Upon returning to the US, Norem embarked on an illustration career. Norem throughout the 1950s and 1960s worked extensively for men's adventure magazines, producing covers and interior-art spreads. In addition, he produced illustrations for such magazines such as Reader's Digest and Stream, Real West, Discover, he worked on such Marvel Comics projects as Savage Sword of Conan, He-Man and the Masters of the Universe Magazine, Marvel Preview, Tales of the Zombie, Monsters Unleashed, Planet of the Apes, Rampaging Hulk, The Silver Surfer, storybooks featuring Spider-Man and the Fantastic Four. His Transformers work consisted of four Marvel Big Looker storybooks, some of which were adapted into "read along" storybooks: Battle for Cybertron, The Great Car Rally, Car Show Blow Up, The Story of Wheelie, The Wild Boy of Quintesson In addition to his work for Marvel, Norem painted illustrations and covers for the Worlds of Power, Wizards Warriors & You book series, Mars Attacks comics and trading cards, Charlton Comics' The Six Million Dollar Man.

The U. S. release of the Wizards Warriors & You series illustrated by Norem included covers in color. In 2013, he had contributed paintings to the company's "Mars Attacks: Invasion" card set. At the time of his death, he was working on a trading card assignment for Topps' Mars Attacks franchise the "Mars Attacks" Occupation" set being produced in 2015. Norem painted movie posters for Conforte Graphics. Norem favored painting in acrylics. Suffering from arthritis, he had retired as of 2005, only painting for his own amusement and for his grandchildren, he said in a 2005 interview, "All the contacts that I had in the commercial art field are either retired or dead, the younger art buyers don't want anything to do with an 81-year-old artist."According to posts on Facebook accounts attributed to Norem family-members, the artist died in Danbury, Connecticut on June 19, 2015, shortly after undergoing surgery. His family announced the news on Norem's Facebook fan page. O'Donoghue, Eamon, ed. " The Unofficial Website of Illustrator Earl Norem".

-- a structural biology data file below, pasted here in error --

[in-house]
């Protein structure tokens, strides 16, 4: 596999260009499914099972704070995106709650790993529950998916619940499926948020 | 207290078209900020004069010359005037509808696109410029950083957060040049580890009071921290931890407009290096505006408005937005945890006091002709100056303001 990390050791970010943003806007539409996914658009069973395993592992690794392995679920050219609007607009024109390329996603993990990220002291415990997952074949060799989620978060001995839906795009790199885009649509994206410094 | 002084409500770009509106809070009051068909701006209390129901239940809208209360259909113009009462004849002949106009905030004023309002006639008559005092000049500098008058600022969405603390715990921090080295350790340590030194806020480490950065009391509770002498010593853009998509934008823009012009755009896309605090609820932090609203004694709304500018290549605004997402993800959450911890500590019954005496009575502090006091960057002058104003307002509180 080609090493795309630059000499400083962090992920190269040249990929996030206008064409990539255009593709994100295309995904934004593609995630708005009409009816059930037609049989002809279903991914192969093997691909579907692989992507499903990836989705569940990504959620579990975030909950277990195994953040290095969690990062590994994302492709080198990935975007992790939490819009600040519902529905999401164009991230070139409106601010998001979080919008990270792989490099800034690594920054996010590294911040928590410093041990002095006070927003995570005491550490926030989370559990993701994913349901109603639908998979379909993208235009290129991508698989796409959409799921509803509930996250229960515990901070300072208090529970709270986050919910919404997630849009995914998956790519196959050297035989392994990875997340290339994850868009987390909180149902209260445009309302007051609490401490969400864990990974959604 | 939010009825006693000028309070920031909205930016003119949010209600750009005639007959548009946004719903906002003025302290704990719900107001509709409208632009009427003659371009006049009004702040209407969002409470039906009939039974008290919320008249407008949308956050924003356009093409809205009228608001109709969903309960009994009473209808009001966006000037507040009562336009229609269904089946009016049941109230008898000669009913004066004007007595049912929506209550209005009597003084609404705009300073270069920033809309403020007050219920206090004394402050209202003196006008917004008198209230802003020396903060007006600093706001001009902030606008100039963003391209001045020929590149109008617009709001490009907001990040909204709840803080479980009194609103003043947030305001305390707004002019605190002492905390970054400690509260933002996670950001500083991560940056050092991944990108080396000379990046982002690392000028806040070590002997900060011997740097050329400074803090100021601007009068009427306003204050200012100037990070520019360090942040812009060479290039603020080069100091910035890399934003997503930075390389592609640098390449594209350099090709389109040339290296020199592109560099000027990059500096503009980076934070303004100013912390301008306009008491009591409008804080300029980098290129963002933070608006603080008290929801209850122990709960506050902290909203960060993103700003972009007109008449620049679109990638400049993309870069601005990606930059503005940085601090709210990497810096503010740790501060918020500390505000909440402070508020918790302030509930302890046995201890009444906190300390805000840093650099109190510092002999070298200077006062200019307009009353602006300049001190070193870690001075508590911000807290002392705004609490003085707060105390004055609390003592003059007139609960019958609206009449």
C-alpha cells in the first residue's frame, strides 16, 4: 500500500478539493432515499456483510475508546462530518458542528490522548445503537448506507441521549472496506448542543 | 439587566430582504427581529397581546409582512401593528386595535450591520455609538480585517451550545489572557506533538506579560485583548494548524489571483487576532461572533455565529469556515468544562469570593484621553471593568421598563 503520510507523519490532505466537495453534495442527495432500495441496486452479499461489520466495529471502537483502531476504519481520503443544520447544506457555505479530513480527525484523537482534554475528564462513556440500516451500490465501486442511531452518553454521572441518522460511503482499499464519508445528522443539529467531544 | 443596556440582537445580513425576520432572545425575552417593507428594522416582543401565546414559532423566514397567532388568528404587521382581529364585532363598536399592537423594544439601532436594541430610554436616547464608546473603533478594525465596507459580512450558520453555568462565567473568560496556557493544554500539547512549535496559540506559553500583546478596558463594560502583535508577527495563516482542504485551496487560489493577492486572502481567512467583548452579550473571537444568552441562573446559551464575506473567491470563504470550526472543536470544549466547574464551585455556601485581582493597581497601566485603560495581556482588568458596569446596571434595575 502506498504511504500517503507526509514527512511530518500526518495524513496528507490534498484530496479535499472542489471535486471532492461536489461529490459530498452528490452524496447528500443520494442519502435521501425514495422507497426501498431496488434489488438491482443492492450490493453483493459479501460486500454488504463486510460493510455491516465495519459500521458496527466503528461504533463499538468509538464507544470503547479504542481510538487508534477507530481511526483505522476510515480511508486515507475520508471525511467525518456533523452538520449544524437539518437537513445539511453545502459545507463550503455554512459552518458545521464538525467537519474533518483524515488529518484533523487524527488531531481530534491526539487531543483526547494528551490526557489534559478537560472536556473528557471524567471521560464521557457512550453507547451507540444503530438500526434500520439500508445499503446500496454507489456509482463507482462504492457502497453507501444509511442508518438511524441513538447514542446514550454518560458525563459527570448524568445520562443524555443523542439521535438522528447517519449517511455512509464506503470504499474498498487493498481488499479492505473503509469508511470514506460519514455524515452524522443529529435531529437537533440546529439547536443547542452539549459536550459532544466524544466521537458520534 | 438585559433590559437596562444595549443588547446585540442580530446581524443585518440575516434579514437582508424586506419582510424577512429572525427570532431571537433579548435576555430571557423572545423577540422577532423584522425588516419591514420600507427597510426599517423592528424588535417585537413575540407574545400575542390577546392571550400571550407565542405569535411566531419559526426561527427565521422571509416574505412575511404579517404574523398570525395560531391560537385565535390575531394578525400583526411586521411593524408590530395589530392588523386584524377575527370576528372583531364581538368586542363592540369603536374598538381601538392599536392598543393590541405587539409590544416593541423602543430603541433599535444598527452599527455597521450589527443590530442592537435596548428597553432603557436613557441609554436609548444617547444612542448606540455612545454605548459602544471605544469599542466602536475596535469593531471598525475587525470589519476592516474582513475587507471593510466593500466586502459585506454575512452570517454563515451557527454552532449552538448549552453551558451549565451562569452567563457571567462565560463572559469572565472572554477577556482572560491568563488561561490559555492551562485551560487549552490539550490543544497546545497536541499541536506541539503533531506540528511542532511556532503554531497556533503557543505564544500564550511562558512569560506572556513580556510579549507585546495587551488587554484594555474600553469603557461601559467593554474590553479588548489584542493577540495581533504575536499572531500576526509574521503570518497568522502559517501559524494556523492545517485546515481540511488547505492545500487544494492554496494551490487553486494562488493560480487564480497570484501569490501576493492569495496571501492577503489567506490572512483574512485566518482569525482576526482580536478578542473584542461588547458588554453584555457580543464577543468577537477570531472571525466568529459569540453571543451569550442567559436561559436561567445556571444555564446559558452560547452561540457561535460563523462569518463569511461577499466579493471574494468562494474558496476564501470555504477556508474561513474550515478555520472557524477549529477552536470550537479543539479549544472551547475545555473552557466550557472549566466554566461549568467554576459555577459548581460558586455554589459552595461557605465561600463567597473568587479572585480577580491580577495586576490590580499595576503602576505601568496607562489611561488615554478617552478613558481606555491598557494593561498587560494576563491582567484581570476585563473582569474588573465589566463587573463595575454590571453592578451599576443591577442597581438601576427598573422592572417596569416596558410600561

Archived from the original on July 10, 2011. Retrieved July 30, 2012. CS1 maint: extra text: authors list "Earl Norem". American Art Archives. Archived from the original on May 25, 2011. Retrieved July 30, 2012